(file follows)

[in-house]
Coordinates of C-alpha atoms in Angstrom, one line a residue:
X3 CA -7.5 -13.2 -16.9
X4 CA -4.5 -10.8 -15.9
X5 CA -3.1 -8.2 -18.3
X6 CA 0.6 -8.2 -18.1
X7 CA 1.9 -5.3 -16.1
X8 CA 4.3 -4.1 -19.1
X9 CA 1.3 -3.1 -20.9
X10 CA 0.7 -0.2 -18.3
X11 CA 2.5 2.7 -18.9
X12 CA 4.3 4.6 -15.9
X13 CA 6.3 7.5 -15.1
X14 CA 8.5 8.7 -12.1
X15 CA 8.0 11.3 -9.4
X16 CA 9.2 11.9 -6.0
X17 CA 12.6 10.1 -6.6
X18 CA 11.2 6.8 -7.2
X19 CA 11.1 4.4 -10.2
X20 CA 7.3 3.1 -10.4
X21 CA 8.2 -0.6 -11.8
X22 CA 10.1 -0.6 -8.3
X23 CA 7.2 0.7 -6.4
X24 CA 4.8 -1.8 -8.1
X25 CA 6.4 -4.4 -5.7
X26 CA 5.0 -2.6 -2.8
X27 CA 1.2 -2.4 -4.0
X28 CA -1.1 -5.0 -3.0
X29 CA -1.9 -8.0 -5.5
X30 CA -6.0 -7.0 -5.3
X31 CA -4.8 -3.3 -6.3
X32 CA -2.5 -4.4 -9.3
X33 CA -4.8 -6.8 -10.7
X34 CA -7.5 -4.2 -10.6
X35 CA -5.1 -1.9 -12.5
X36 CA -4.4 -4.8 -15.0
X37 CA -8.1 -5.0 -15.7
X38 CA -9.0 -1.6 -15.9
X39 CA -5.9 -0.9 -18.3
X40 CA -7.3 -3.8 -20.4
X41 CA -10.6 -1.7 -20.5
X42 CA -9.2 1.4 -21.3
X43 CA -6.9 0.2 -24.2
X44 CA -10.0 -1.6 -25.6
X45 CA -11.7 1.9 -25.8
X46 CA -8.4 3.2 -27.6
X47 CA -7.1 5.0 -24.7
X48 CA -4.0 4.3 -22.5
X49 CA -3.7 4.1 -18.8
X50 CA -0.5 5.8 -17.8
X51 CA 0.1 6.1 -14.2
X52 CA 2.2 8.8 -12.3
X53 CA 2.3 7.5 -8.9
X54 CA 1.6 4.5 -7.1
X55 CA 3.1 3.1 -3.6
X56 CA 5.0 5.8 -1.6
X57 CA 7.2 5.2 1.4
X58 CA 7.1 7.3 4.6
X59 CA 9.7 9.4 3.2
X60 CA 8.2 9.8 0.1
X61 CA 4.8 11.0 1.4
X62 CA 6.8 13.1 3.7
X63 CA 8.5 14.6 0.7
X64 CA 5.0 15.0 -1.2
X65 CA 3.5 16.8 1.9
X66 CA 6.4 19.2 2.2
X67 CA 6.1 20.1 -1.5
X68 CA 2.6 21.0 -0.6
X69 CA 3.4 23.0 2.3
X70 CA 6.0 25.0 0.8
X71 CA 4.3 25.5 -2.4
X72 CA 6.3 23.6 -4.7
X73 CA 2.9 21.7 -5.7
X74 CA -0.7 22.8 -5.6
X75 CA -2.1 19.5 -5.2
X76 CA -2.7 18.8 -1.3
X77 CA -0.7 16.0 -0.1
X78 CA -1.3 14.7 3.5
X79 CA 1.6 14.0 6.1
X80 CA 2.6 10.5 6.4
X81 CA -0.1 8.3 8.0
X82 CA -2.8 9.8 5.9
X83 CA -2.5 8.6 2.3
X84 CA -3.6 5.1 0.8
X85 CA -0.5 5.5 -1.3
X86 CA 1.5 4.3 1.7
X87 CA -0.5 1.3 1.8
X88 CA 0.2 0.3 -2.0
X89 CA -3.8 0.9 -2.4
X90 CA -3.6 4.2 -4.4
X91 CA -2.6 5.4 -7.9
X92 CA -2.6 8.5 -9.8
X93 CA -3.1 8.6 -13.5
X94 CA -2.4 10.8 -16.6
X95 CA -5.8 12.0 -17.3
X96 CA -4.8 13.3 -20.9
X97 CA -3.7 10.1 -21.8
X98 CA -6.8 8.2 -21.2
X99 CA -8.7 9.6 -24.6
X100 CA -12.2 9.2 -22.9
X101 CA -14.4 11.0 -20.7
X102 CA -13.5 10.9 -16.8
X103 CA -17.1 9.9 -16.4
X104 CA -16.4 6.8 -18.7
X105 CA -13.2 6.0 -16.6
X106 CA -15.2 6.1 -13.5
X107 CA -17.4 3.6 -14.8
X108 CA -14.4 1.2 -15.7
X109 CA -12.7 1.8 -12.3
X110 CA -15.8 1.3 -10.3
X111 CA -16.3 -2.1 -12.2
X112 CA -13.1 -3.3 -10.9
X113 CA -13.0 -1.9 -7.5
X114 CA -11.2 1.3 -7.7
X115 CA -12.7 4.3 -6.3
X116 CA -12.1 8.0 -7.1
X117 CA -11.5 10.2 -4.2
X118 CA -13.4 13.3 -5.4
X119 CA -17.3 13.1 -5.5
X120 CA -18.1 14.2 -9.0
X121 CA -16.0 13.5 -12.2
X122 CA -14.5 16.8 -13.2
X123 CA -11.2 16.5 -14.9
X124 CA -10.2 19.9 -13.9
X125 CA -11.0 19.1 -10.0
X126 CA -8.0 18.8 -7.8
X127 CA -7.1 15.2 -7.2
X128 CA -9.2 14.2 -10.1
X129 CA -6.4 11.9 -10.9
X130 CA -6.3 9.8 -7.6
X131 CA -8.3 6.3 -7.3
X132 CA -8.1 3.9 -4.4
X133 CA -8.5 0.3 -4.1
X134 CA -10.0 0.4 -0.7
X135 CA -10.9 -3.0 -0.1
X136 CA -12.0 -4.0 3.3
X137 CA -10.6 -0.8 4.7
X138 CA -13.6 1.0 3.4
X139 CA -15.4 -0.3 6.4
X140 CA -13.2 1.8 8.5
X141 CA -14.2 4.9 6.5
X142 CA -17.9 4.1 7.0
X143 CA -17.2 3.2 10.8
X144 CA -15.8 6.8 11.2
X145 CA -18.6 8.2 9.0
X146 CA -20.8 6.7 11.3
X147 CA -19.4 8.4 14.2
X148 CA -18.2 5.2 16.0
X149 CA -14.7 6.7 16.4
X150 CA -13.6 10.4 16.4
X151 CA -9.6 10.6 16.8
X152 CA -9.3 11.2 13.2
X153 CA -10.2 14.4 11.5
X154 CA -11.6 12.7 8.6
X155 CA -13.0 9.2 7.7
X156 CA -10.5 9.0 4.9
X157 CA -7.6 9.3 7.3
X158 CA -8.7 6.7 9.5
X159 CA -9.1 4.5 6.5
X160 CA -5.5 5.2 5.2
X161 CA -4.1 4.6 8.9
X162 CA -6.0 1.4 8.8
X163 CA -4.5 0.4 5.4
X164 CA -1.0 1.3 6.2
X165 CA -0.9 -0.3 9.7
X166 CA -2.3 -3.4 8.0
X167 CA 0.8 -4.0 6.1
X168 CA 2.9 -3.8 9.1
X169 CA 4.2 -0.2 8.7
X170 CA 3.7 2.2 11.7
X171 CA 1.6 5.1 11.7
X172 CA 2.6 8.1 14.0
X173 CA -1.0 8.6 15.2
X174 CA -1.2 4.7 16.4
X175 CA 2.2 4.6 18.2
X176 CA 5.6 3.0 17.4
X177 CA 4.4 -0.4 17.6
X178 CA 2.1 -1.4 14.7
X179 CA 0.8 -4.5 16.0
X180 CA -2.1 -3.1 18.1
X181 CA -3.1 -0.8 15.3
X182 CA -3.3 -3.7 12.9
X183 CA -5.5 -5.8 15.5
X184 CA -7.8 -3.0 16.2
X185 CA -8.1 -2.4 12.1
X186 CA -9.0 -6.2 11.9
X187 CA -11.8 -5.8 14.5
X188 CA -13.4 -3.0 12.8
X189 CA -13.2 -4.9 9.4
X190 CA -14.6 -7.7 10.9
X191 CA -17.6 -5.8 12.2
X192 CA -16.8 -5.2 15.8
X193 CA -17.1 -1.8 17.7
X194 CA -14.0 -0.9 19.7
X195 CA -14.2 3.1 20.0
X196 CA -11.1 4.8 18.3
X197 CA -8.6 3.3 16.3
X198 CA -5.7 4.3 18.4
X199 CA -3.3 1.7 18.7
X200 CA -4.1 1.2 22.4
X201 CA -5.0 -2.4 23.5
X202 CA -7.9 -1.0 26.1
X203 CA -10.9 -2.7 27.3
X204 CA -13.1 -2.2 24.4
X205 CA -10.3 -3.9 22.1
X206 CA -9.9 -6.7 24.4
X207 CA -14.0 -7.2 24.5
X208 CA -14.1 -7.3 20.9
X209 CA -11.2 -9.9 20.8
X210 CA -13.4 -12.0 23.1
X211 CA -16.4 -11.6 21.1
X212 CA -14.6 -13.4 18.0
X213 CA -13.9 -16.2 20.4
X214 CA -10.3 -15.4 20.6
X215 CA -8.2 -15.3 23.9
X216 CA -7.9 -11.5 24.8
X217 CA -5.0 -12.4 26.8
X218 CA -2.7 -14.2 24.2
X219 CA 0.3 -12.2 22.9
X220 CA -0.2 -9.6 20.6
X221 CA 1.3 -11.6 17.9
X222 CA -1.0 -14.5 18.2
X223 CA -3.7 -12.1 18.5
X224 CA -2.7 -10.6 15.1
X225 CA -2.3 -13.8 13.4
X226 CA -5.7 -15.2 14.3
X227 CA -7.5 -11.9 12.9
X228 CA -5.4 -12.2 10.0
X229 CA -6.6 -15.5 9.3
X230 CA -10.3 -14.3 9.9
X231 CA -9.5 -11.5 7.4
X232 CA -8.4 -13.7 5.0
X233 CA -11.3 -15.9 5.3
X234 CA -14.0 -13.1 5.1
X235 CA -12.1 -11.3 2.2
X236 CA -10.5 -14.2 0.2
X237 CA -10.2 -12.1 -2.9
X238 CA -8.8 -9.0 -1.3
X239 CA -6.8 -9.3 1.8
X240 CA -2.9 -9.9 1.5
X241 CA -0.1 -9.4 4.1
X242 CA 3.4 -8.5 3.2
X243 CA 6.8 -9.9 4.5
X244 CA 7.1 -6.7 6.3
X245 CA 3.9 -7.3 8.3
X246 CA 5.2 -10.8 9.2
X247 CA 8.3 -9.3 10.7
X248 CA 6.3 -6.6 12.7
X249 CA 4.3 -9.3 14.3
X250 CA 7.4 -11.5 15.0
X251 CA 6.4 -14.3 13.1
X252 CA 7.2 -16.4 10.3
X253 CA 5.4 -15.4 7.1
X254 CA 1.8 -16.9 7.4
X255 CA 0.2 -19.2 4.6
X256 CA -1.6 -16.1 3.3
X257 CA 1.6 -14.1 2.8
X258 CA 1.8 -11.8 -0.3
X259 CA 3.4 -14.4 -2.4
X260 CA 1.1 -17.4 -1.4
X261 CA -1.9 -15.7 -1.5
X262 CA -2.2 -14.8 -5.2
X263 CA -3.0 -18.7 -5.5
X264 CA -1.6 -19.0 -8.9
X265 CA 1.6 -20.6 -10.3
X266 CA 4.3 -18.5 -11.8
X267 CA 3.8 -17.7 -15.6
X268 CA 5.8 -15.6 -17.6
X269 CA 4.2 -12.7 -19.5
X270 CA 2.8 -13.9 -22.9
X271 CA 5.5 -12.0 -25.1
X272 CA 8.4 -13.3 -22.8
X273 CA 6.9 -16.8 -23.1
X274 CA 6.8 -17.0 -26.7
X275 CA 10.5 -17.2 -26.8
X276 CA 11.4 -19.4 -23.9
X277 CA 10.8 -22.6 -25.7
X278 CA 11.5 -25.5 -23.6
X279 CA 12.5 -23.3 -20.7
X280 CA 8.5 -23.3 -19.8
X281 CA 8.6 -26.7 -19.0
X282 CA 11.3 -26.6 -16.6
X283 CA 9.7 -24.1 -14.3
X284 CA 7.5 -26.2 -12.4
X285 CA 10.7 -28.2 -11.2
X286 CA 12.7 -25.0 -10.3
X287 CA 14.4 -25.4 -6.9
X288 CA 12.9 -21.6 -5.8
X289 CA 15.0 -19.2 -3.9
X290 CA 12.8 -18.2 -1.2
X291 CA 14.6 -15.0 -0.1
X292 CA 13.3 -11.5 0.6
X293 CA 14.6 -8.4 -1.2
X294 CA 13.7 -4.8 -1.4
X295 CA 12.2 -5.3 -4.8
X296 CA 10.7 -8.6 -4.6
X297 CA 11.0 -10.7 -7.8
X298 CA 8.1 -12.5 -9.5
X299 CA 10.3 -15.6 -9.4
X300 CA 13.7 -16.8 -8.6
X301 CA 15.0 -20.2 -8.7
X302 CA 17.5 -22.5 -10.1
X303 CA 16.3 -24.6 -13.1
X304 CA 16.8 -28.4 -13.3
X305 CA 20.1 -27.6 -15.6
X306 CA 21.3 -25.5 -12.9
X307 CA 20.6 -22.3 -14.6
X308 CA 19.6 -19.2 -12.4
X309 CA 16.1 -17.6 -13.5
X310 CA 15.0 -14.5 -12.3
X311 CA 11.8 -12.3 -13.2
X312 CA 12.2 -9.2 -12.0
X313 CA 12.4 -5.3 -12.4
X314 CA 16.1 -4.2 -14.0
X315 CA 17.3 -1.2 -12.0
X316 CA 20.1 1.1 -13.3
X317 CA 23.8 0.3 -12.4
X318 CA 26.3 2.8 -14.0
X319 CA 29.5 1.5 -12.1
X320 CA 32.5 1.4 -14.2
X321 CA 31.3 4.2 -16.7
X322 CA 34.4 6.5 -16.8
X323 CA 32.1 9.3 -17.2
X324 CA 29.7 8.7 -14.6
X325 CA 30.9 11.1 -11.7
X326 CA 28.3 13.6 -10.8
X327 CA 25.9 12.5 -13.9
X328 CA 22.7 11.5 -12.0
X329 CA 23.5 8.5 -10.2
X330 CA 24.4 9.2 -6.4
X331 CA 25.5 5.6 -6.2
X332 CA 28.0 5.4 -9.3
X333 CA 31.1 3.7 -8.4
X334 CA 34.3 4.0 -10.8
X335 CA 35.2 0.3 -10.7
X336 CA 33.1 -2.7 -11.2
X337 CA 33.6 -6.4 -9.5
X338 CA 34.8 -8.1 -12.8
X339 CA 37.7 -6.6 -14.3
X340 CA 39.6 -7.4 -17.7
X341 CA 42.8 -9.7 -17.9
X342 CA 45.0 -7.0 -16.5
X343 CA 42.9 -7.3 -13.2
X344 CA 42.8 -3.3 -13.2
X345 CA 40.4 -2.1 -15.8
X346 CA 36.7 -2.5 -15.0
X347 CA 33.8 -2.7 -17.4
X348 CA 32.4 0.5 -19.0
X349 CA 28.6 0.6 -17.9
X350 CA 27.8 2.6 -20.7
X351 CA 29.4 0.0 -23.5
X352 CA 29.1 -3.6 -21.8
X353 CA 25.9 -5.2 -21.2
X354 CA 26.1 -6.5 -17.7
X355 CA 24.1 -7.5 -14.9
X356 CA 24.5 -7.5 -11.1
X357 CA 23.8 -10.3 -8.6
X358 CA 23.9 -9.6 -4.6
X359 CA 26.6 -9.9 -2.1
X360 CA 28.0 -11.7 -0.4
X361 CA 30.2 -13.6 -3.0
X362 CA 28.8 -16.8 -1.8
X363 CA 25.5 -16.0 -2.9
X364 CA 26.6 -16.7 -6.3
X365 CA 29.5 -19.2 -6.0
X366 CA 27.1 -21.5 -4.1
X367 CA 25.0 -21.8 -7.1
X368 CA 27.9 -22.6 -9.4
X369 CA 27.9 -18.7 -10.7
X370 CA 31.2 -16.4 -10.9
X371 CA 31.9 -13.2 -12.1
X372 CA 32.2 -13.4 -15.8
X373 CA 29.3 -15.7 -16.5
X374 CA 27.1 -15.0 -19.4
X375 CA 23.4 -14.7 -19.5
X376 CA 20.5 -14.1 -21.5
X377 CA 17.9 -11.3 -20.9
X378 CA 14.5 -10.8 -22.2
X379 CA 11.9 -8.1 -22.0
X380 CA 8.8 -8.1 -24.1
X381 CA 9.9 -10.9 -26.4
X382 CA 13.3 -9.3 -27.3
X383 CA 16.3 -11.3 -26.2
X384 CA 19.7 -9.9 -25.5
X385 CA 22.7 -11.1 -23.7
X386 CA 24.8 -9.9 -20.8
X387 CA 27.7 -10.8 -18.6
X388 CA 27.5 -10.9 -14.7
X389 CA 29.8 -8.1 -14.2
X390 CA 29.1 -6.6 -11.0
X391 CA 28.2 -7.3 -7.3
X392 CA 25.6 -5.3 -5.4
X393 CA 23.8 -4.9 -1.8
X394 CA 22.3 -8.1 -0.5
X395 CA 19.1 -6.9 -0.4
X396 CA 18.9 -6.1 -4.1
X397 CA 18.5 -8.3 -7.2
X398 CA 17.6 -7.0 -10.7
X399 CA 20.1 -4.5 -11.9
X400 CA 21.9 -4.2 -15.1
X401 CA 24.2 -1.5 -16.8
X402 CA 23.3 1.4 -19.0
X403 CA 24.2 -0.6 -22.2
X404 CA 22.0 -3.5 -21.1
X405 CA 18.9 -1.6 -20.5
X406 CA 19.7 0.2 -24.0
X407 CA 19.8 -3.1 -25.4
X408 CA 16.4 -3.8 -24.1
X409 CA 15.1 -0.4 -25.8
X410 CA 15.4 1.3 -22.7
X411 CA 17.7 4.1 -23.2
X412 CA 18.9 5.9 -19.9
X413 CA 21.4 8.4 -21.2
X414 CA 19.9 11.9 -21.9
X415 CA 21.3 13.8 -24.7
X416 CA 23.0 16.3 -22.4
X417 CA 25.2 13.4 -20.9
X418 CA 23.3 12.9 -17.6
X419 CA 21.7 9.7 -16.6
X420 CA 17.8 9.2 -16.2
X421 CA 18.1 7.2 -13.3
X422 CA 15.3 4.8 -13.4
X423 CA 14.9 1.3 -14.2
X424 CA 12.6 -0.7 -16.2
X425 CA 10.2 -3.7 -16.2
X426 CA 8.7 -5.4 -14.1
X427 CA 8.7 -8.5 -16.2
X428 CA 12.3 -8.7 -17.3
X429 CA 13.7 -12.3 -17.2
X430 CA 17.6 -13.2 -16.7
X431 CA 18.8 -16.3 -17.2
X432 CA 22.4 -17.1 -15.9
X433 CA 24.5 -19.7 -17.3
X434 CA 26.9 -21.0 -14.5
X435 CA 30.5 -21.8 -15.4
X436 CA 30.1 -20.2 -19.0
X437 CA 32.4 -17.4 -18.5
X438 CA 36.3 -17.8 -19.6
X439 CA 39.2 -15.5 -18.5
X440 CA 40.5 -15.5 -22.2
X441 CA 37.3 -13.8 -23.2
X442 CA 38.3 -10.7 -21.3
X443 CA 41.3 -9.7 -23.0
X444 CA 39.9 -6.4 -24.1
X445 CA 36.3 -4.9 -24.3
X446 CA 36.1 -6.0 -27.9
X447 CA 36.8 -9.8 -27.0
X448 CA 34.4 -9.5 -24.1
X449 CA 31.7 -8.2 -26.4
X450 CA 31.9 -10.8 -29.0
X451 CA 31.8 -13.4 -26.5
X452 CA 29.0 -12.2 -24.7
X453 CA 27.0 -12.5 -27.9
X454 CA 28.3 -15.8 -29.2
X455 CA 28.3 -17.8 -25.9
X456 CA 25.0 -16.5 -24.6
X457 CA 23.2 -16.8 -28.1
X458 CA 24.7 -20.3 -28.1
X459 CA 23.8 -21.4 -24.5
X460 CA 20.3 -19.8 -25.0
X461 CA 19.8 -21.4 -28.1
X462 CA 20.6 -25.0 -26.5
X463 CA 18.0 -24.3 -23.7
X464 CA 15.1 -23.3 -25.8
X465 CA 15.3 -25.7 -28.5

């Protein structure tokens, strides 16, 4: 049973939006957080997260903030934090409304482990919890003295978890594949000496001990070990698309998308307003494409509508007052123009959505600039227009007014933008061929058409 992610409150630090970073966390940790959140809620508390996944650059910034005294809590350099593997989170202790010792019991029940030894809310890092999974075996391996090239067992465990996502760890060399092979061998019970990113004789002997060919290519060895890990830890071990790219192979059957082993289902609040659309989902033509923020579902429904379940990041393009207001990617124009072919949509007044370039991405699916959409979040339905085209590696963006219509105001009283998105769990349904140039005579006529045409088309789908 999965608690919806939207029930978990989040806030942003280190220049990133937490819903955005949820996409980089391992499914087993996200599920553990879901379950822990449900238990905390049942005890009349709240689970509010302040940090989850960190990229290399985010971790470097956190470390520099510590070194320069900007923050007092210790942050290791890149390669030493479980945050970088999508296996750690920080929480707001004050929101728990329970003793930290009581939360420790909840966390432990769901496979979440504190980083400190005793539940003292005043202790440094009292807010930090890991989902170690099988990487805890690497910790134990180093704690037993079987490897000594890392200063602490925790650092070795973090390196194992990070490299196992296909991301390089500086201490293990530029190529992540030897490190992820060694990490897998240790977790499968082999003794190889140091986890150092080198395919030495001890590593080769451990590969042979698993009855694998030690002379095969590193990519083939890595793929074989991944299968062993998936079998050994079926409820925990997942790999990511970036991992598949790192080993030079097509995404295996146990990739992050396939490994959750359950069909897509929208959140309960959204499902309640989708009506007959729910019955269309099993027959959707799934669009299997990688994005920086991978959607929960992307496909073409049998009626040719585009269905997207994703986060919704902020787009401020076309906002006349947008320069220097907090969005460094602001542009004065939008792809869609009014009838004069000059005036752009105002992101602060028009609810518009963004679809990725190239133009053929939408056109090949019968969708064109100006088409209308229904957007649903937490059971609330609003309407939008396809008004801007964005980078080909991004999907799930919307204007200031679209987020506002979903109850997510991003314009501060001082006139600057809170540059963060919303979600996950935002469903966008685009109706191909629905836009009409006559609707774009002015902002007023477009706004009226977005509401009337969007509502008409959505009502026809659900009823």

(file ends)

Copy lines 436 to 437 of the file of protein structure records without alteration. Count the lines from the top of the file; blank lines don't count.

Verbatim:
X436 CA 30.1 -20.2 -19.0
X437 CA 32.4 -17.4 -18.5